Developing politics knowledge beyond the classroom. Part two: MOOCs
Related to a previous entry, equally this could be entitled 'Strengthening a UCAS application. Part two: MOOCs'
This is the second part of an entry about developing politics knowledge beyond the classroom. And demonstrating to university admissions tutors that you have gone beyond the A Level syllabus - either in terms of depth of study, or reading beyond its narrow confines.
Here is a course I have completed that I massively recommend. It covers in detail many parts of the US element of the A Level course, so if you are following that option it is invaluable. It also covers areas of US politics, like public policy, that are not covered. So in a sense it deepens AND widens knowledge. Bt clearly very useful to those studying the global option at A Level, as a means of showing a wider interest.
Details of the course delivered by Thomas Patterson, Professor of Government at the Kennedy School of Government, Harvard University. In other words, his credentials are extremely impressive! See here:
Here are course details: https://www.edx.org/course/american-government-constitutional-foundations
This is the video for the Thomas Patterson delivered course, form YouTube, if you can’t find it on the edx site:
My personal view, for what its worth, is that it’s one of the best educational experiences I’ve had. The quality of production is very high, and the material was almost always pretty stimulating.
I haven’t found anything on the UK front, so if anyone out there has knowledge of one, I’d be interested to find out, and share it.
Another I’ve completed is by the same MOOC provider, and as it happens, the same higher education institution, is this one on cities. Like, the previous one, I can’t say I was ever bored.
Urban governance is a particular interest, and so here it looks like I was going more in depth.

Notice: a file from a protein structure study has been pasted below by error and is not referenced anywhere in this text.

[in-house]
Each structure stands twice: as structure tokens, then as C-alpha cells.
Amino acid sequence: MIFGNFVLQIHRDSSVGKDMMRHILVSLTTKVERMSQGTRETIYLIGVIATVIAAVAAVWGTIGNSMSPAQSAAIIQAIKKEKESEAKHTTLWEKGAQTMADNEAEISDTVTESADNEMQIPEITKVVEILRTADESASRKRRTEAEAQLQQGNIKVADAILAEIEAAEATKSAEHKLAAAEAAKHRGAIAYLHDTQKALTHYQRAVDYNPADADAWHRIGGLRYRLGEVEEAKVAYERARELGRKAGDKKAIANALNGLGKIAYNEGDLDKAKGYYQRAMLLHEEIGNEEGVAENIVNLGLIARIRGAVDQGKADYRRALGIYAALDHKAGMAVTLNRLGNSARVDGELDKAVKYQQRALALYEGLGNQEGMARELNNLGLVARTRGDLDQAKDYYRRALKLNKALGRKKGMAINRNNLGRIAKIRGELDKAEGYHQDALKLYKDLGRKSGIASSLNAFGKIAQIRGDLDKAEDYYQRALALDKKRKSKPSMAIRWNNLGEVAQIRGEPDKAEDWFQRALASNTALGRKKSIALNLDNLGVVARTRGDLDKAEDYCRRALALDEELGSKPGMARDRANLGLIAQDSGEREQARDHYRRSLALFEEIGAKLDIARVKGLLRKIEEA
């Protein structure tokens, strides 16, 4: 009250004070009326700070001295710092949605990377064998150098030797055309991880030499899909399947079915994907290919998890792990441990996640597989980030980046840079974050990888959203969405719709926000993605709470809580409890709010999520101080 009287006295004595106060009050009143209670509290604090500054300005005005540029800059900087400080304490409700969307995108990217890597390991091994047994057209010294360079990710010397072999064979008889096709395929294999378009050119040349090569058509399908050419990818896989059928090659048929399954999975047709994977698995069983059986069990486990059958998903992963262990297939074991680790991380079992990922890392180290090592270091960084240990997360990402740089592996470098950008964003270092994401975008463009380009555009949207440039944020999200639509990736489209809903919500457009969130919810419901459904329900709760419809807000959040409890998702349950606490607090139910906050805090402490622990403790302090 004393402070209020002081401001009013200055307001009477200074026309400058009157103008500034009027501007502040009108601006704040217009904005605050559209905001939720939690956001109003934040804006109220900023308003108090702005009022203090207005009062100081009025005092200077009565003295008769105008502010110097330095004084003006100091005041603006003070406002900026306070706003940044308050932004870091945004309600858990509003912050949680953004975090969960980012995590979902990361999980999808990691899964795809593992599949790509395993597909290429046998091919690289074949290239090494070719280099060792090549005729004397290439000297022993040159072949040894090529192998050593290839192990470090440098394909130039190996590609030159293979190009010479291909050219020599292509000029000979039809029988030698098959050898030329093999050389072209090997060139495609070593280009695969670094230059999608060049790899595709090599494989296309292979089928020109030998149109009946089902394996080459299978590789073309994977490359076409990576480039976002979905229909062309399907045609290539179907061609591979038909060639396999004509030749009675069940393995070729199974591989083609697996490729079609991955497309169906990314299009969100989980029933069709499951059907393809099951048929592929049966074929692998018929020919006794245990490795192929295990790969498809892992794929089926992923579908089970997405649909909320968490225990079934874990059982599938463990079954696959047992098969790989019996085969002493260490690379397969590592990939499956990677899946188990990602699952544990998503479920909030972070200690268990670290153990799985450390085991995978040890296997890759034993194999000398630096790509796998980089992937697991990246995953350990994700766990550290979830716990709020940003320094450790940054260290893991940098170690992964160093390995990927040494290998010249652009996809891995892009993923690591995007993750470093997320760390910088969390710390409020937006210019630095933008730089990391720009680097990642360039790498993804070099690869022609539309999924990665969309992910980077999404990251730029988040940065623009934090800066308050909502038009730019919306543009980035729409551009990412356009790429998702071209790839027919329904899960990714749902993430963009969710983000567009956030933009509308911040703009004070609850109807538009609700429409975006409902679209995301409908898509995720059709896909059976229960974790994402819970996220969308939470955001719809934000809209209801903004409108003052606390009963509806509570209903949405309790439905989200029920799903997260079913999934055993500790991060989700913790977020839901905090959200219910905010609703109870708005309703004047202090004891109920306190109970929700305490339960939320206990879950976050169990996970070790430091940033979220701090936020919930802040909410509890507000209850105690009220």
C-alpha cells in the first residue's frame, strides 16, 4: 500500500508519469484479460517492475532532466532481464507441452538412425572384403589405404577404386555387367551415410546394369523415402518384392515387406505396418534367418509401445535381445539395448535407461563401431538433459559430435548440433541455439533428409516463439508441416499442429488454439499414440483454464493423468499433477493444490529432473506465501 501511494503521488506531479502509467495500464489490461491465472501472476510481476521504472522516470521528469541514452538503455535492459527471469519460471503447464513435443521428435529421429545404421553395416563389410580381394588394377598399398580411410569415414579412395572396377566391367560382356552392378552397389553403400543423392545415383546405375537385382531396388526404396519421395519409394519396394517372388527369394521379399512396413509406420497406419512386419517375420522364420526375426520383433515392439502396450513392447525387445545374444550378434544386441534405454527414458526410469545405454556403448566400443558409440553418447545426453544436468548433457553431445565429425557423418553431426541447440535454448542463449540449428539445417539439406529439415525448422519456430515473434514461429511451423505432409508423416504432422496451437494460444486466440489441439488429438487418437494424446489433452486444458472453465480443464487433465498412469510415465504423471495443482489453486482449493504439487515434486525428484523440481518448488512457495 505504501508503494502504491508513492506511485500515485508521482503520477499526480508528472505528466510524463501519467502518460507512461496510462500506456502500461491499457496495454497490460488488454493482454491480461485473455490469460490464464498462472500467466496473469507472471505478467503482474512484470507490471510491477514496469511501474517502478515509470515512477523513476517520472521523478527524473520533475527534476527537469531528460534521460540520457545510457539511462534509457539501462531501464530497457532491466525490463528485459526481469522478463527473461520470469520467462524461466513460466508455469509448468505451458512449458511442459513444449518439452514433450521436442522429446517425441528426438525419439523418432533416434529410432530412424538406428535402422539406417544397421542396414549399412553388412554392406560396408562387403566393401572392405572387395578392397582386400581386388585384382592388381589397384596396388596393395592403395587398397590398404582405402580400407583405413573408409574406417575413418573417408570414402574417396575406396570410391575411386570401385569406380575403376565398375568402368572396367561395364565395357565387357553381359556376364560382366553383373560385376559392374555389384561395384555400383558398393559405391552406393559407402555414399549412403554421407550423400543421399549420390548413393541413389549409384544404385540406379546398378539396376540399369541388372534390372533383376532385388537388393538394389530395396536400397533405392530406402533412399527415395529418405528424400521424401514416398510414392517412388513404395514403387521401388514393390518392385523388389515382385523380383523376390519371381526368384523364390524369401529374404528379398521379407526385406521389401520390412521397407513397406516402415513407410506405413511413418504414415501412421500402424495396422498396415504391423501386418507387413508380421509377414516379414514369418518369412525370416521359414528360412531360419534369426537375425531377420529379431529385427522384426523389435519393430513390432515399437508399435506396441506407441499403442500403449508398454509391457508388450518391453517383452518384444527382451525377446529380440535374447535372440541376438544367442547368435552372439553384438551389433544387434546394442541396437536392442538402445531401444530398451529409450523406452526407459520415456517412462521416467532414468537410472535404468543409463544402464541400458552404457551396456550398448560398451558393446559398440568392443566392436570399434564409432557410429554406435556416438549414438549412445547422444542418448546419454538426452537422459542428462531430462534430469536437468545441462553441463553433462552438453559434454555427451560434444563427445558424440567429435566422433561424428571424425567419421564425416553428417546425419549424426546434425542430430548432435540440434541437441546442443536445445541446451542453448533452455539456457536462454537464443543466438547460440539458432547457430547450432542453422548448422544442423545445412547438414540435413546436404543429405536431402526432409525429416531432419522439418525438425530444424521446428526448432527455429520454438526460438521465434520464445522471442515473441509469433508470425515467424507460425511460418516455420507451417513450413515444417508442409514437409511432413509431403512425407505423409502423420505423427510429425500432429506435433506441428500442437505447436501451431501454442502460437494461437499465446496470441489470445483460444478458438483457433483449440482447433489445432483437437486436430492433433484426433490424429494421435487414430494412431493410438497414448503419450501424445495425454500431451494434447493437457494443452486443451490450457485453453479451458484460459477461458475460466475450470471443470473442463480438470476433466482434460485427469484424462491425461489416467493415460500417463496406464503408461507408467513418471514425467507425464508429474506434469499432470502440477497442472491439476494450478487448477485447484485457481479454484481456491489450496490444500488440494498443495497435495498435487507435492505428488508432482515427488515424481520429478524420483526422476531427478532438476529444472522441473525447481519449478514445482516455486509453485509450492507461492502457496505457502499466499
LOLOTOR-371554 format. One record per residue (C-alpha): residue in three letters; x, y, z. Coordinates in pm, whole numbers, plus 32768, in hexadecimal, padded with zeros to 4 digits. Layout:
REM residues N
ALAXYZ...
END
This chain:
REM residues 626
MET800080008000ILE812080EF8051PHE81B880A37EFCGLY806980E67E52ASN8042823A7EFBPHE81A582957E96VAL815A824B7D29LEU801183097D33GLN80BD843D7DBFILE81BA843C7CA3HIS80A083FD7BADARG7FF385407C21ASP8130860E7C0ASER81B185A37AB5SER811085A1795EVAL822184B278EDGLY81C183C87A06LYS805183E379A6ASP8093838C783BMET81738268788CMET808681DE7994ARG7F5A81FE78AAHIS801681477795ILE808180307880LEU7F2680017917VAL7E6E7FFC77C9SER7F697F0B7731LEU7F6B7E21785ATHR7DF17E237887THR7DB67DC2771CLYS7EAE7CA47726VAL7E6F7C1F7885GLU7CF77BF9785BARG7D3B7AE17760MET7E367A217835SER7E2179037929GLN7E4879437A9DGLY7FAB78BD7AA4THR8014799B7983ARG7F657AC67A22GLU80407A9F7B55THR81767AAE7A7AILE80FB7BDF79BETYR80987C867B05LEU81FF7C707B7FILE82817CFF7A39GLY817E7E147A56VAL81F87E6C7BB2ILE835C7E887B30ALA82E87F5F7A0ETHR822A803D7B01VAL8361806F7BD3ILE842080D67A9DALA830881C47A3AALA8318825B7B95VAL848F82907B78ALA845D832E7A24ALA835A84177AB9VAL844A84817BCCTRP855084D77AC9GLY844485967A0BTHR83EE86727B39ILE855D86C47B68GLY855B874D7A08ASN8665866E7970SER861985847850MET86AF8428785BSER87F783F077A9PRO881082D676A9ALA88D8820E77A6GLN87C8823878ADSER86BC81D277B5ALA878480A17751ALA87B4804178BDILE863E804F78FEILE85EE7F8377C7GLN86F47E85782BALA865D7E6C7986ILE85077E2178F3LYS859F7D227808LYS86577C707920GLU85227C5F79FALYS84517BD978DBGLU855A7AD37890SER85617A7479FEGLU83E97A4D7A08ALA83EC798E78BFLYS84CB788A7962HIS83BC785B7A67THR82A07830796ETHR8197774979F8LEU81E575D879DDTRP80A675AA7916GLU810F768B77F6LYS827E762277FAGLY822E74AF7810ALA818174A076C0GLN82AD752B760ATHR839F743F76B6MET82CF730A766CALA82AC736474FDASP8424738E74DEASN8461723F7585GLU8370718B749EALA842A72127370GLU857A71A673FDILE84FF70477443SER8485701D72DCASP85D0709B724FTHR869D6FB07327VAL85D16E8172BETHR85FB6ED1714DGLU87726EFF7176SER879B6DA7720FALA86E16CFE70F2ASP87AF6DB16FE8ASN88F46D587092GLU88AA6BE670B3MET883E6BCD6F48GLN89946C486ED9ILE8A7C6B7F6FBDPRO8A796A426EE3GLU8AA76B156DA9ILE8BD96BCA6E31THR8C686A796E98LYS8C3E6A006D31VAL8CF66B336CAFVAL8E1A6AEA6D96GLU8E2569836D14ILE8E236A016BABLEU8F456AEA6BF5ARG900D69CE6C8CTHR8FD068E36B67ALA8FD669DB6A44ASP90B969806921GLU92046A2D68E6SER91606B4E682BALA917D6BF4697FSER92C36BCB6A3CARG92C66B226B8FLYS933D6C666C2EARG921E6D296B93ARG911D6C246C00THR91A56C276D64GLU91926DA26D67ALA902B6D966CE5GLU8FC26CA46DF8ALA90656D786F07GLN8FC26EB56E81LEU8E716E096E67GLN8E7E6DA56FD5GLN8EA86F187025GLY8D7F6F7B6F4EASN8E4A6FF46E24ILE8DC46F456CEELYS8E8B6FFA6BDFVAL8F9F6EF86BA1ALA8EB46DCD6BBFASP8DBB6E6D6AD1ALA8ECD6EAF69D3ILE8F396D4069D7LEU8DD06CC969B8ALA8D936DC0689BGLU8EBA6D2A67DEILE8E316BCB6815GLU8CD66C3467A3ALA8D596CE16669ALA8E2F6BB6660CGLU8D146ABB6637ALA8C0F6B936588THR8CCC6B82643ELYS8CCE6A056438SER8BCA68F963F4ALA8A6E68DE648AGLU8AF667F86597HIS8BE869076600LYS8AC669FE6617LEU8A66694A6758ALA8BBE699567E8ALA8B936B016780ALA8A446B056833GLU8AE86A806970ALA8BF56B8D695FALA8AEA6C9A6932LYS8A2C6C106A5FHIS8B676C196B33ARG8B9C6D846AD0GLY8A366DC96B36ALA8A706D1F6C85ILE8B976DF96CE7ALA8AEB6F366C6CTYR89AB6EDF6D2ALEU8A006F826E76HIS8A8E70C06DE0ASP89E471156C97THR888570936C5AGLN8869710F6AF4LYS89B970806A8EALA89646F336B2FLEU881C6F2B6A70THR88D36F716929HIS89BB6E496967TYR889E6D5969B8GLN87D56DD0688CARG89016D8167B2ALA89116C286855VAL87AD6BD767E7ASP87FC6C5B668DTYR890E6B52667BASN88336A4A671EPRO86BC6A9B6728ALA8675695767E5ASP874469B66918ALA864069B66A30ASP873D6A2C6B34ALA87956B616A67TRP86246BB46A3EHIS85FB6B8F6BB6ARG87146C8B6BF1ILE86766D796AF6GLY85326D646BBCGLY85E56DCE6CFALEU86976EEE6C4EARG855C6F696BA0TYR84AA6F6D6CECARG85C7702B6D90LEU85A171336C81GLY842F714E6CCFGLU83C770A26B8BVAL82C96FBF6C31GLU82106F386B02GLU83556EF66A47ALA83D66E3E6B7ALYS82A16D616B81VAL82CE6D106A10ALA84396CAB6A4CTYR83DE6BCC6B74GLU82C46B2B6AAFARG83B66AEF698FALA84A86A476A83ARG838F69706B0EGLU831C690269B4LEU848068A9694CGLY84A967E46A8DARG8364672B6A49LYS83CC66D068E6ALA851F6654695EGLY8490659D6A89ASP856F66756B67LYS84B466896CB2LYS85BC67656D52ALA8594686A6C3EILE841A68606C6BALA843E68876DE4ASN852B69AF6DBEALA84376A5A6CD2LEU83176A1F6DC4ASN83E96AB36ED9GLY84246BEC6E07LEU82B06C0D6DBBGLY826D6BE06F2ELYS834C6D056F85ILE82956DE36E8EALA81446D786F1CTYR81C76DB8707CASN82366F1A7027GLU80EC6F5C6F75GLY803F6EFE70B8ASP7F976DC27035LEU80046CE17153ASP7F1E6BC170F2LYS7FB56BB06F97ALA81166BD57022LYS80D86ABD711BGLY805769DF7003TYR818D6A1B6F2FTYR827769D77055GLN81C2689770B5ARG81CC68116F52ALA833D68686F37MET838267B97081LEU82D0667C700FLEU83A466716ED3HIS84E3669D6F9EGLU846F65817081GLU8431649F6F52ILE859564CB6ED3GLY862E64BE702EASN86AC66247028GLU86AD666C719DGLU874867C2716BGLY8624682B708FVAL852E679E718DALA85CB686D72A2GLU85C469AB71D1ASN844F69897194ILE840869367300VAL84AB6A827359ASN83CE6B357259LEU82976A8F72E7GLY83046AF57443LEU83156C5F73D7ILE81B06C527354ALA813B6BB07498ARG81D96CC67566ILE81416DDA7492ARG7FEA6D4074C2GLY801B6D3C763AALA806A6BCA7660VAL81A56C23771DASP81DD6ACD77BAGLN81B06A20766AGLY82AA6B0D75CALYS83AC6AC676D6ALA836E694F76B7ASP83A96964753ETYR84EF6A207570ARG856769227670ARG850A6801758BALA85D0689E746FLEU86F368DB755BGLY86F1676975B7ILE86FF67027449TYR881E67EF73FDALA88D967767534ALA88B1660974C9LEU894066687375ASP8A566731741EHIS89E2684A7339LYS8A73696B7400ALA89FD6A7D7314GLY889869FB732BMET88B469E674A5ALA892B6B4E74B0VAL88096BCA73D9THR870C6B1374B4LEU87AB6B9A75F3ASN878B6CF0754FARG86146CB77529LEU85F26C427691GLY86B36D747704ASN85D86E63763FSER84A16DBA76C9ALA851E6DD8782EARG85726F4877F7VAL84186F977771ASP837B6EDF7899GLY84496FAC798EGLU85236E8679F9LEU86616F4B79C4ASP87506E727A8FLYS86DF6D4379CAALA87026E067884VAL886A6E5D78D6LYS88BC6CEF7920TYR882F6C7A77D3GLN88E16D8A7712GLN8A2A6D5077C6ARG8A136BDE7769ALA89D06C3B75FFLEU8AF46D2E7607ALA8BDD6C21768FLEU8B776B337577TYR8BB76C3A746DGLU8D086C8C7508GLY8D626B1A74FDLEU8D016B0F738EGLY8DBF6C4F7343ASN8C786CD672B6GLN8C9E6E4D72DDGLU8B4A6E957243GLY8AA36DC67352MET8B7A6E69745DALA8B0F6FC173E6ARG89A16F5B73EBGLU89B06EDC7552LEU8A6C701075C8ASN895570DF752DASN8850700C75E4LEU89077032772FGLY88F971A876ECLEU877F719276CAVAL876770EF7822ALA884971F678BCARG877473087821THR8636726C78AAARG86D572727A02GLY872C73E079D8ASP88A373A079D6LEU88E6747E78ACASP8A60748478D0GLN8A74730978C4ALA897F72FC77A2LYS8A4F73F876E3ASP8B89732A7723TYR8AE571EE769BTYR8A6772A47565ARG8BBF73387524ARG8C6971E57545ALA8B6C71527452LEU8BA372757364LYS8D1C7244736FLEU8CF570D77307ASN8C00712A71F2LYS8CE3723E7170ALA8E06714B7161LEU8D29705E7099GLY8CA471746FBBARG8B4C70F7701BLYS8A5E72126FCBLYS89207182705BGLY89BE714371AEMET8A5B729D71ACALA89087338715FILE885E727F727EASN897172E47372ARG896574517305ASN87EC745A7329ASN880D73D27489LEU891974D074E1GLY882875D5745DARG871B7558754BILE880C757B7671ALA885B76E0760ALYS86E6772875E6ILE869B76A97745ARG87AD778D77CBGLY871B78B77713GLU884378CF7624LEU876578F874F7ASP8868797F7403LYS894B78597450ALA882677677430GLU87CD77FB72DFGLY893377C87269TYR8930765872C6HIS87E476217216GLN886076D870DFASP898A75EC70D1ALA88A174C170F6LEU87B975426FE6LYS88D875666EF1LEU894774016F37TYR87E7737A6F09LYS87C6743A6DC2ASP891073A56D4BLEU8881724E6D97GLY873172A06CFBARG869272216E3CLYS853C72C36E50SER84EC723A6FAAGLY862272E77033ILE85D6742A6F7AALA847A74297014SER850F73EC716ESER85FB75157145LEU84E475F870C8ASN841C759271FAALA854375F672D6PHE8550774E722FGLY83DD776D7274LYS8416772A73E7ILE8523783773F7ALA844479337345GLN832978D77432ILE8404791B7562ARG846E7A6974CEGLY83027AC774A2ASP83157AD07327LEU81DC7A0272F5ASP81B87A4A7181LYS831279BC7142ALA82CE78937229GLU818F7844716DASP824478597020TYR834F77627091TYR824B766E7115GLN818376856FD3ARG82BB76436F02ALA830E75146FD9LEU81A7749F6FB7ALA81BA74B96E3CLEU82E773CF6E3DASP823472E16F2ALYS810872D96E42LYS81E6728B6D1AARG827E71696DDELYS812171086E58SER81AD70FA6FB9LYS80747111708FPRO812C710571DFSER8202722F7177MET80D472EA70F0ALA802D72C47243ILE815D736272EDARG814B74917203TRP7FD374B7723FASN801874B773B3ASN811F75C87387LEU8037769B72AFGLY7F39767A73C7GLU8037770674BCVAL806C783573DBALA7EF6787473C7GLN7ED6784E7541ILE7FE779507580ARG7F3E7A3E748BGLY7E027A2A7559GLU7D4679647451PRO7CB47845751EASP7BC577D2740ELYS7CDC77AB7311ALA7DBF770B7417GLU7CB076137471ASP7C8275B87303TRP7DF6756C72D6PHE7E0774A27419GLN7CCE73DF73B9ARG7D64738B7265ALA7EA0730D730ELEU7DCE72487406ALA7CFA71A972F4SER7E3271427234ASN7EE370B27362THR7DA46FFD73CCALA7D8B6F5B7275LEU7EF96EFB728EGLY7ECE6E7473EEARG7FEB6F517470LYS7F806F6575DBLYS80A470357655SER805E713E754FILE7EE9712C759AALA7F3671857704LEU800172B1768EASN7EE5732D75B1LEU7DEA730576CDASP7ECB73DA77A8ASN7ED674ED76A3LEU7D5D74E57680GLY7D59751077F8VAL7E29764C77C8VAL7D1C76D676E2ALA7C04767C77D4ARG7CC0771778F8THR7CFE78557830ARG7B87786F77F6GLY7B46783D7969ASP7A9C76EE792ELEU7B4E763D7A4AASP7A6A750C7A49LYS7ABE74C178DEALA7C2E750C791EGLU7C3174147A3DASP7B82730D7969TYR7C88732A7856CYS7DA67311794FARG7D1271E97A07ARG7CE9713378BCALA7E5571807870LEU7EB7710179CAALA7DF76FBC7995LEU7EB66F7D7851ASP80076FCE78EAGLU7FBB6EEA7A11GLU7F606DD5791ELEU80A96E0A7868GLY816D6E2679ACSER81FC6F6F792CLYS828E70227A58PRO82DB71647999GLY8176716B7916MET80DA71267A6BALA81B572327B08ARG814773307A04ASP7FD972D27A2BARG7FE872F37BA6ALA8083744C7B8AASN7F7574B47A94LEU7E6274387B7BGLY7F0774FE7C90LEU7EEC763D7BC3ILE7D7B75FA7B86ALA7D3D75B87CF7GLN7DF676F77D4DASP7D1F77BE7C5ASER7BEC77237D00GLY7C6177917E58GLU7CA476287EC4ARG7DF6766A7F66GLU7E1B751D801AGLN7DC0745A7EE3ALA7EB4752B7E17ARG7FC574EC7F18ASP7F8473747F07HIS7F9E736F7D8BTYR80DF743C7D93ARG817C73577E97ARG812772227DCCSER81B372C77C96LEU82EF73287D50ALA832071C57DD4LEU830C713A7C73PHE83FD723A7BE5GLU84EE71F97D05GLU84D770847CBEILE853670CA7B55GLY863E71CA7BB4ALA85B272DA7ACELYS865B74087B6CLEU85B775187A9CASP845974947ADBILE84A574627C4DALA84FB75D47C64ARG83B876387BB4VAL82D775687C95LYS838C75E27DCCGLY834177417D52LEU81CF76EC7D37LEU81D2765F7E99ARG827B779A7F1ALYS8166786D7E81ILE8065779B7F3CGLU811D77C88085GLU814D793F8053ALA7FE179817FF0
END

If you are studying Politics on combination with Economics, this is well worth a look. It is delivered by one of the most prominent academics in the field of development, Professor Paul Collier:
There are myriad options out there. Some are better than others. Don’t be afraid to try a selection. And if a particular MOOC it isn’t to your taste after a couple of modules, move on. Don’t cry over split milk/be afraid of cutting your losses. For example, I did one on Catalonia that I found to be average (not so much the presentation, but the content), but it was fairly short, so completed it. But, by contrast, another on diet, exercise and physiology was too hard-going, so, well, life’s too short.
At the minute I’m doing one on Pop Art. The production quality is very good. But at a busy time of the academic year, I’m finding it hard to fit it in. What relevance is a MOOC on the last three subjects I’ve mentioned to an admissions tutor deciding on a Politics application, by the way? Well, I would argue that it shows you are interested in learning. Not just for the purposes of getting a piece of paper after three or four years. But for its own sake. Might they find that attractive? I’ll let you decide.
Anyway, good luck with your MOOC experiences - there is a lot to enjoy!